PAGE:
Time for sports bodies to support players who gave their all

Transitory nature of life as a top-level sports person inevitably brings its own challenges

Ben Johnson: faced disaster when his career ended in disgrace. Photograph: Billy Stickland/Inpho

Ben Johnson: faced disaster when his career ended in disgrace. Photograph: Billy Stickland/Inpho

 

With the Irish Rugby Union Player’s Association Annual Awards (Irupa) in the DoubleTree Hilton Hotel Dublin next Wednesday I’m reminded of Crossing the Line’s tagline “Coming together is a beginning. Keeping together is progress. Working together is success”.

Yes Irupa has unveiled the nominations for the ten Zurich Irish Rugby Players’ Awards and but for one award; BNY Mellon Hall of Fame all recipients are still very much playing. At the other end I’m especially looking forward to the winner of the Nevin Spence Young Player of the Year but what of those who’ve completed their journey? Where are they and how are they doing?

In setting up Irupa our vision was always to create a lifelong journey for our elite players. Frighteningly I was met with almost blanket apathy for a ‘body’ to represent the player. Players’ attitudes back then in the early noughties were not unlike attitudes today in that playing for Ireland was their entire focus.

Anything that distracted from that goal would be jettisoned. But all of a sudden, Connacht’s threatened demise had my phone ringing. As you can imagine, totally committed Connacht players, who had given everything for the ‘dream’ suddenly woke up to reality.

Grow together

So the IRFU did Irupa a favour in highlighting how brittle a professional rugby career is. But we never set up Irupa to battle but to embrace the opportunity to grow together. Worryingly the career now starts as early as ten years of age; not in contracts but in dreams. Ask a kid what he wants to be when he grows up and you’ll hear; “a professional rugby player for Ireland”. This ‘job’ didn’t exist when I was ten so my answer was always “Army officer” that happened to play sport.

Likewise the career doesn’t finish when the player stops playing which Irupa recognise fully. So let’s talk best case and worst case scenario by starting with a good case. A good case is the player arriving into the elite system as he gets inducted into a great physical programme, is ‘required’ to attend third level education and has a shot at the big time. Should it all finish at 21 then it’s most likely he has an academic qualification, a great life experience and a great body but with youth to transition quickly into real life. Best case is the mutli-capped international with huge profile and a war chest to fall back on.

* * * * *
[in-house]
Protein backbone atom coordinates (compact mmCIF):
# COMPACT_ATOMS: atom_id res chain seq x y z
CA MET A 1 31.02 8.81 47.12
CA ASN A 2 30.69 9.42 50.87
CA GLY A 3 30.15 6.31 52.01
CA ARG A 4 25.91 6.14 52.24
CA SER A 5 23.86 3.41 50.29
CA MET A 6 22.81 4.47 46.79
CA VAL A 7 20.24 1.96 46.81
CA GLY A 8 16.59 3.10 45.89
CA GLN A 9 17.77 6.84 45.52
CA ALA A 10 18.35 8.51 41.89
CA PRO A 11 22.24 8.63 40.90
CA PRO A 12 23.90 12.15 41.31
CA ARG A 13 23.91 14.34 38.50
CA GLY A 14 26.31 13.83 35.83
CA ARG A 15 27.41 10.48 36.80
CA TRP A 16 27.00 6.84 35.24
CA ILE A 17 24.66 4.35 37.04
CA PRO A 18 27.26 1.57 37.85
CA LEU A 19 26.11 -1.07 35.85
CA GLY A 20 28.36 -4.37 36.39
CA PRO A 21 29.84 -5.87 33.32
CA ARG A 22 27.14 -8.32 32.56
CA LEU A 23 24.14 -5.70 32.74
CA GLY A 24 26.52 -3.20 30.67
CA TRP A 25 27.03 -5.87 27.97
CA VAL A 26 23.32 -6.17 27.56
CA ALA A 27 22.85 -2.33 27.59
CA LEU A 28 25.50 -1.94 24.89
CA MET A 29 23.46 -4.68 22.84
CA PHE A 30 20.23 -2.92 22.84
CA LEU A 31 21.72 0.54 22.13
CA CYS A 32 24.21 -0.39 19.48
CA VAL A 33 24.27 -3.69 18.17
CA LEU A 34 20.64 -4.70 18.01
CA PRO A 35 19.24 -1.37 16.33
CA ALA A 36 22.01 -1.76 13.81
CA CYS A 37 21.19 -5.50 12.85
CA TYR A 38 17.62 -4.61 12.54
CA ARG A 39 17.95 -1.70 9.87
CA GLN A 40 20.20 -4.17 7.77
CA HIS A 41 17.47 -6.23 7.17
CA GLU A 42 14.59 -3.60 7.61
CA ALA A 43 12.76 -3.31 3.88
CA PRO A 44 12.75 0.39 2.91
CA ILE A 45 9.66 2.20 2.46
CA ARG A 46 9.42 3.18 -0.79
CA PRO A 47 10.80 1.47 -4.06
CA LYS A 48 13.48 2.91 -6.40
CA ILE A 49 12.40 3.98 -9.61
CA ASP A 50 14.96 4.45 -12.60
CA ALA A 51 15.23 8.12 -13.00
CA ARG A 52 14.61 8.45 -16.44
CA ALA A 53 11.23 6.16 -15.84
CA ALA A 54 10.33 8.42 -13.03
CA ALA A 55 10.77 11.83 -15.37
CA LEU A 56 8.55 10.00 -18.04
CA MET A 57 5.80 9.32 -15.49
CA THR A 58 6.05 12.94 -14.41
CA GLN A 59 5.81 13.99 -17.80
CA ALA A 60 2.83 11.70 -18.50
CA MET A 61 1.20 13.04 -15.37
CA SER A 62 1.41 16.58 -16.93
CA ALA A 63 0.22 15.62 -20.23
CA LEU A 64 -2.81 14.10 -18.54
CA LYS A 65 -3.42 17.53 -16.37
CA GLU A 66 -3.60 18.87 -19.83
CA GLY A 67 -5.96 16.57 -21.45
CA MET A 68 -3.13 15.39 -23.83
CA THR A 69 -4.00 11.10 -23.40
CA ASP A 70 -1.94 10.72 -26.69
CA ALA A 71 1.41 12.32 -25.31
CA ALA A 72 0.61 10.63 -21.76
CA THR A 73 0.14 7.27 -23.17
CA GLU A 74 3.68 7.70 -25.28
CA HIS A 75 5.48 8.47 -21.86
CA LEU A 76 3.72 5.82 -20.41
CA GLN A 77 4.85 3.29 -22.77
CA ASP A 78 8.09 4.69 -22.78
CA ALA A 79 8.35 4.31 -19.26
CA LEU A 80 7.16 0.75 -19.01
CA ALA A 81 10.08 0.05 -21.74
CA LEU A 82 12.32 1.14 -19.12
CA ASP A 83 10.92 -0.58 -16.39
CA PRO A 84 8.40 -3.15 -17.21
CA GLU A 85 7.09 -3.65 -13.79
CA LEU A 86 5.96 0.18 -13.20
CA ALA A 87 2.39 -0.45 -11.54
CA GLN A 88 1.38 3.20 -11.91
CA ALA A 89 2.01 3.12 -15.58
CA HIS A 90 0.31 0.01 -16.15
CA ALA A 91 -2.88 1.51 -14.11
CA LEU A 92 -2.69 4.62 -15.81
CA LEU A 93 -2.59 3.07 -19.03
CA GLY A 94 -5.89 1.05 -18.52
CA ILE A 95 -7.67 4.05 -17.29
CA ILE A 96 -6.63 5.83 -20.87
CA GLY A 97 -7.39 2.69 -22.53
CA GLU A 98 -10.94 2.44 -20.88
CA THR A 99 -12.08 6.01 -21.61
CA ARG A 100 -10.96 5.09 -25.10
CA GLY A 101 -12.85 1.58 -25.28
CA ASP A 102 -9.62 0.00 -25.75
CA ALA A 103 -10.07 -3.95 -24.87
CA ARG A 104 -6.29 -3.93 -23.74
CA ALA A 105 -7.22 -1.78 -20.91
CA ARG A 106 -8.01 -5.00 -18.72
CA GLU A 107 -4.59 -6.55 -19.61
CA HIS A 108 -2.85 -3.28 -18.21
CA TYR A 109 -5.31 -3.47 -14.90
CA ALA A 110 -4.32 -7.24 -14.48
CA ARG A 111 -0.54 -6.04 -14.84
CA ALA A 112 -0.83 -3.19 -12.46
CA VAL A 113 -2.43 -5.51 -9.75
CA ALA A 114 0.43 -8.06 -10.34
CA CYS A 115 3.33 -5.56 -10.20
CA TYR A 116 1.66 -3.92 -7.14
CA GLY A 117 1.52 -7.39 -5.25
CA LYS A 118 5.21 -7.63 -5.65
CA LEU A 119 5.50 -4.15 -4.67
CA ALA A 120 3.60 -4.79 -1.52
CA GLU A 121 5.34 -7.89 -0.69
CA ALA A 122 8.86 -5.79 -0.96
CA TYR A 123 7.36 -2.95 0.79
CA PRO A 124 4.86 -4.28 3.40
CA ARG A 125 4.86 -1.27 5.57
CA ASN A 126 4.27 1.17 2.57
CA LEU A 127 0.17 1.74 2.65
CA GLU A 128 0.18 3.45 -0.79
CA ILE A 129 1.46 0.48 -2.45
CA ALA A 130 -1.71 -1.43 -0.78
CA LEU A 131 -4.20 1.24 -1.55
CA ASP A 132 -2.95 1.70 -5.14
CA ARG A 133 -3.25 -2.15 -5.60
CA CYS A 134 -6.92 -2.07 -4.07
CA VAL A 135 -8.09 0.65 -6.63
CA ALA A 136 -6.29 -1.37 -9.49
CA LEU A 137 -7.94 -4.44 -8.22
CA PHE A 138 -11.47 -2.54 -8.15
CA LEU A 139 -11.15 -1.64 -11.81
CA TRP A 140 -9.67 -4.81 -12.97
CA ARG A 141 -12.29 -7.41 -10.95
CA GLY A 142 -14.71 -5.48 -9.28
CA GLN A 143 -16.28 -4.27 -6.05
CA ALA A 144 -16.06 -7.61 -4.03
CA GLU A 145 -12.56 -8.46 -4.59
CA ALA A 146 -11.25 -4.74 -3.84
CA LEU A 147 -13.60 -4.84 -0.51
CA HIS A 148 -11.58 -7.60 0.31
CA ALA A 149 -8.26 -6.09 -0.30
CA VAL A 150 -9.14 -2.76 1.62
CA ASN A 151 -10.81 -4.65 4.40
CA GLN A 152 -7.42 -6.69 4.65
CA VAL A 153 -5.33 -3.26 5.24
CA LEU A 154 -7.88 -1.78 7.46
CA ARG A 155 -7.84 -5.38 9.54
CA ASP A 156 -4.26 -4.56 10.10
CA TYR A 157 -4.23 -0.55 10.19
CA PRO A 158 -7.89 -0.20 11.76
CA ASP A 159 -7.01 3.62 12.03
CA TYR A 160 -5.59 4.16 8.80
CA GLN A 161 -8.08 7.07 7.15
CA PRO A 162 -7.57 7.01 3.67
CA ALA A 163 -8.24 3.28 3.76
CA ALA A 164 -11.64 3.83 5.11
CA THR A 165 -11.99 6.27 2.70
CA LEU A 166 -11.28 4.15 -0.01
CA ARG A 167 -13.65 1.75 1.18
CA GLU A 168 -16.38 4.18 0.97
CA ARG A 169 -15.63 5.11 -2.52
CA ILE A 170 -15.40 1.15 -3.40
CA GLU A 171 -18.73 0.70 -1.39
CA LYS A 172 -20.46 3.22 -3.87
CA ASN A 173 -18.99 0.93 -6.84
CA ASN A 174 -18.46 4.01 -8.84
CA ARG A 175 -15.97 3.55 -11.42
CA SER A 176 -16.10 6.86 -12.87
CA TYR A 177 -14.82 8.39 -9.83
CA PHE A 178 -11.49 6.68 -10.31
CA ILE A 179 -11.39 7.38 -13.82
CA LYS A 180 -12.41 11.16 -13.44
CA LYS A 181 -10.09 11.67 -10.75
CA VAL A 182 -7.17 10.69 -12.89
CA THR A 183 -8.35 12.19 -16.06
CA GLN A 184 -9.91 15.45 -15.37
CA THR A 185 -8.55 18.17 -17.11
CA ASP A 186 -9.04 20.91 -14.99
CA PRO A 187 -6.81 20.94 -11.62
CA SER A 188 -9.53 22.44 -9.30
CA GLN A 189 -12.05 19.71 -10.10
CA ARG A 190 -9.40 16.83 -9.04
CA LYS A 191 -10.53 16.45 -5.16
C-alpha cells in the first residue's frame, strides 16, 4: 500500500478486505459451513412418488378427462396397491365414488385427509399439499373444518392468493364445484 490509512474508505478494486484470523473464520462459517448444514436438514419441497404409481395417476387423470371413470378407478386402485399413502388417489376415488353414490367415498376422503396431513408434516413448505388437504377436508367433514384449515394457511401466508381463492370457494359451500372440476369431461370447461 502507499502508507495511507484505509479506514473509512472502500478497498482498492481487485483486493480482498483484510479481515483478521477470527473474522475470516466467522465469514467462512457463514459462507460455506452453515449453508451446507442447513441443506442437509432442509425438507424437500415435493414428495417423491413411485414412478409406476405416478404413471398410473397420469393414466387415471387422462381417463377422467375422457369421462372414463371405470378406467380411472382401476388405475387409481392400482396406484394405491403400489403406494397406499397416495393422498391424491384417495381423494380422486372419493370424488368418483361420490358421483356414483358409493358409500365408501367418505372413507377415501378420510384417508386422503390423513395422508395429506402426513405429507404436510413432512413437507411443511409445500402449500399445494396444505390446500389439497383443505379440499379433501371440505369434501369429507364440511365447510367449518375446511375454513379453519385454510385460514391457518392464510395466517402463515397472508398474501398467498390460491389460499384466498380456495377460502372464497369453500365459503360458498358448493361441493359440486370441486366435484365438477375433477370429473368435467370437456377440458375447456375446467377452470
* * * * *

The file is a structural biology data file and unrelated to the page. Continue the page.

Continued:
The guy in the middle is worst case; someone who has journeyed brilliantly giving his all but wakes up at 30 plus, is injured, has no caps, no savings and has lost 15 plus years on his peers in ‘normal’ careers.

So what are sporting bodies IRFU, GAA, FAI, Athletics Ireland etc. doing to guide and support him in his subsequent journey? Do we care? Well if you are that guy or indeed are that sporting body then the Irupa Awards or the global gathering of ex-athletes in Trinity College Dublin on Saturday May 28th should be of interest to you. The Crossing the Line Sport Summit (www.crossingthelinesummit.com) is aiming to make a positive difference to the lives of retired athletes with a unique global gathering of athletes, ex-athletes, coaches and mentors.

In supporting athletes transitioning to the next stage of their lives there are global sporting stars to challenge the issue of athlete retirement. Canadian sprinter Ben Johnson and four-time Olympic champion Greg Louganis are amongst them. For me Johnson represents the ‘perfect case’. His retirement must have been a disaster; disgrace and minimal endorsement ability. So after a life in his sport he has nothing. But, considering the endemic cheating that occurred in 1988 surely his organisation has a responsibility post retirement. But alas, no doubt, his body have disowned him as quickly as readers.

For Greg Louganis as a four-time Olympic champion his challenges are drastically different. In 1988 he struck his head on the springboard, won gold the following day and later tested positive for HIV. Seven years later announced he was gay. Listening to our top end elite athletes is entertaining but time with Johnson and Louganis reveals real life lessons.

My sense is most sporting bodies would shy away from Johnson. But if they do they miss the point as his retirement deserves the most attention. Struggling to reintegrate is a real issue that governing bodies simply can’t ignore. In Trinity athletes will share their stories on the difficulties of retirement. This hopefully will ignite a global conversation within sport federations, media and athletes alike on the importance of planning for athlete retirement as well as tackling athlete mental health issues.

Entire cycle

Over coming years more and more retiring professional rugby players will complete their entire cycle in the bubble of rugby; from school, through academy, into professional rugby before retiring 15 years later at the bottom of the real life ladder. How would you cope?

This scenario frightens the life out of me where many of our fine athletes having given their all may find themselves in a terrible state at 35 with a bleak future which players and especially governing bodies often don’t address. In fact it would be negligent of sports bodies to invite young athletes into their fold and simply spit them out 15 years later.

Top level sport is amazing but can also come with a heavy price emotionally, mentally and physically especially when you know nothing else before the end. liamtoland@yahoo.com

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